I’m fresh out of fucks.

I don’t care if people hate me, hate my writing. I have a tough book coming out next year and I’m sure some people will hate it. I write things here that people will hate. I cook food that people will hate. I have friends that people don’t like. But I DON’T CARE.

Here’s what I care about:

I care about enjoying the work I do. I spent over two and a half years on my novel and I learned so much from the process, and that won’t be erased by someone’s opinion of the work. What matters is that I created something I loved; I saw a story through. I care about being a good friend to the people in my life–I hold myself accountable to them. And if I’m not being a good person or a good friend, I rely on the people whom I love to give me that feedback. I take that which is constructive to work on getting better because we’re always learning and growing, and I can’t spend my time on people who will never like me regardless of how hard I try.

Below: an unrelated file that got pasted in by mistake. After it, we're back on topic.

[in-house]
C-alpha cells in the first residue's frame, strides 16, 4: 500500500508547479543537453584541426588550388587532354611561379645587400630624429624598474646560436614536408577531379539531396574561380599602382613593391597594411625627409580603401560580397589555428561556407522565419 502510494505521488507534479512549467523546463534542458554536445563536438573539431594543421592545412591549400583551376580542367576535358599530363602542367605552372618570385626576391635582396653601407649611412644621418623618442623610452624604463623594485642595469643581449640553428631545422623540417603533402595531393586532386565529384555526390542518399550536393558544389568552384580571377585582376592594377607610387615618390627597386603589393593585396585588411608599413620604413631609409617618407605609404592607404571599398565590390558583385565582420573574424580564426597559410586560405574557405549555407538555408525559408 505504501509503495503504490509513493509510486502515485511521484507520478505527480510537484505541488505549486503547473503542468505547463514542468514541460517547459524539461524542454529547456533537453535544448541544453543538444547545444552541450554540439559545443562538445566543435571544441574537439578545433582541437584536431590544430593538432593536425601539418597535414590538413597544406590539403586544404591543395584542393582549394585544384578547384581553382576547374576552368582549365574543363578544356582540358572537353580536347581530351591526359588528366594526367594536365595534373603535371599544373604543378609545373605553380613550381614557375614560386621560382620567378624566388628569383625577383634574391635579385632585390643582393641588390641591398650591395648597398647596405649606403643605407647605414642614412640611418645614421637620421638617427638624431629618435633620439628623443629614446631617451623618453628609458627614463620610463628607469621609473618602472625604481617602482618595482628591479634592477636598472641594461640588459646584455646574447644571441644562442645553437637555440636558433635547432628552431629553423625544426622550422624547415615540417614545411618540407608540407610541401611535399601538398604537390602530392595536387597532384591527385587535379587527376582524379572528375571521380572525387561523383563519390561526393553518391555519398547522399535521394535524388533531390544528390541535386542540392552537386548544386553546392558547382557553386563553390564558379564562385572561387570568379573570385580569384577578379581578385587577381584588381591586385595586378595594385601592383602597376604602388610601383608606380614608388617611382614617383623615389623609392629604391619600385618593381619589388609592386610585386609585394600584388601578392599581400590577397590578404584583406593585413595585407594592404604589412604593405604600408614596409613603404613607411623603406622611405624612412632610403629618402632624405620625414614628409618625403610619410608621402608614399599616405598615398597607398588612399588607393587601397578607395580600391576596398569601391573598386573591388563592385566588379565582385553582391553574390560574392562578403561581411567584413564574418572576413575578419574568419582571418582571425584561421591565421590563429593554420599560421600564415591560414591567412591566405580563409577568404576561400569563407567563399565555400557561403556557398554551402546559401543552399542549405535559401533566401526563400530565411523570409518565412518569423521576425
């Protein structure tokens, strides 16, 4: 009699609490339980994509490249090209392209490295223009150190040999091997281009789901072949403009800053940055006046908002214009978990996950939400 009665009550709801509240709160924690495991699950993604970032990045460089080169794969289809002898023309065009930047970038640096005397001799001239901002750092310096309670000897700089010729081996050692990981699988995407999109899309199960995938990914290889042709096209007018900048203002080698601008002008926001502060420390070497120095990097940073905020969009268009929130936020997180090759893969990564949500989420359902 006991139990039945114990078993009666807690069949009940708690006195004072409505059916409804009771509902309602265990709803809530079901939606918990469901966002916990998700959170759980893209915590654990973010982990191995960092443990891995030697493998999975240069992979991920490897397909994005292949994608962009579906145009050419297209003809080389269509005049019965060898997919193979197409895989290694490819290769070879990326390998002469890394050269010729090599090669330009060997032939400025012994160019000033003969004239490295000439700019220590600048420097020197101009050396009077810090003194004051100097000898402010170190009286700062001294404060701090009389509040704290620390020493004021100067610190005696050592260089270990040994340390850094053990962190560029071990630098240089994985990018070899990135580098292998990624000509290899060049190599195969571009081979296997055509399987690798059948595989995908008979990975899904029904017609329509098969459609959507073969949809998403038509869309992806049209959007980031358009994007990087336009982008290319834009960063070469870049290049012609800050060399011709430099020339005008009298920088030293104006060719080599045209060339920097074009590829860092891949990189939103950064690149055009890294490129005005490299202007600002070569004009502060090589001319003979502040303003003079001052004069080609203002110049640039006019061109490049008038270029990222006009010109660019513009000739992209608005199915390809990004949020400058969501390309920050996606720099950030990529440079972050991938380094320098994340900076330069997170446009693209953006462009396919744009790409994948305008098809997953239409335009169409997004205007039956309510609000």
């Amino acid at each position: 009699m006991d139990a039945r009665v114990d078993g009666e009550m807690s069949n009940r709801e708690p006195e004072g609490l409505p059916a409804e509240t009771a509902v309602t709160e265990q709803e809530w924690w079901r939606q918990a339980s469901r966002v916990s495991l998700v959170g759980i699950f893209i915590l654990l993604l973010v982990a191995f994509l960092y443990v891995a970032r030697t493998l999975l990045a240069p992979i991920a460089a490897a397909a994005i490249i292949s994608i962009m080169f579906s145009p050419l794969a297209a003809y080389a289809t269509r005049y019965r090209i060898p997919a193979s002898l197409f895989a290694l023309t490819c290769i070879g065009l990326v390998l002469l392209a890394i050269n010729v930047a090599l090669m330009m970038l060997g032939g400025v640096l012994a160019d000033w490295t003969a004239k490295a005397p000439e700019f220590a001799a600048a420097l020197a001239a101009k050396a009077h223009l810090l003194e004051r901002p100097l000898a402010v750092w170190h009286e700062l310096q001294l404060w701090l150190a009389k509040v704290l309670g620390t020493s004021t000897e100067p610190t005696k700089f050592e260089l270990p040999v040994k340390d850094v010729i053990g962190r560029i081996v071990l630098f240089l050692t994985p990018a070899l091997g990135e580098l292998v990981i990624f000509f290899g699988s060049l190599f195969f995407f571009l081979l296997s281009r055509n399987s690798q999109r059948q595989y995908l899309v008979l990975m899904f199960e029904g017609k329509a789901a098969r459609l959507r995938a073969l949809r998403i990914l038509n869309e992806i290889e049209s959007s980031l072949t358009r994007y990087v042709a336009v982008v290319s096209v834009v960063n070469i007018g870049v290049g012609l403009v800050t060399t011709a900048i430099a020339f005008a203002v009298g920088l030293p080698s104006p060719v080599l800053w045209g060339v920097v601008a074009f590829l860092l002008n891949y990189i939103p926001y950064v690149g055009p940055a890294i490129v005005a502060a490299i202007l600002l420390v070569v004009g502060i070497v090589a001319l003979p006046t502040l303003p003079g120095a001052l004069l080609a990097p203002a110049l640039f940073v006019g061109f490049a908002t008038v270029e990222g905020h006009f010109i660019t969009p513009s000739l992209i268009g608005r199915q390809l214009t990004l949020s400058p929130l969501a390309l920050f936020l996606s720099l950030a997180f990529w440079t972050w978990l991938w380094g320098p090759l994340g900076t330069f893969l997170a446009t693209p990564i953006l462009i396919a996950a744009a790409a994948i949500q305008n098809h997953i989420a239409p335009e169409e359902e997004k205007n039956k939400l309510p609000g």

Not only did the plot of my third novel crystallize while I was reading Big Magic, but I finished the book feeling liberated. I felt I’d granted myself permission to take in what is necessary, all that matters, and discard that which doesn’t.

All I can do is keep writing, keep learning, keep moving and see what happens. I can’t believe how excited I am to be turning 40 this year!

Quote Image Credit: Elizabeth Gilbert

on writing and publishing an “experimental” novel

Felix The Cat

What Rilke said: Surely all art is the result of one’s having been in danger, of having gone through an experience all the way to the end, to where no one can go any further. ― Jenny Offill, Dept. of Speculation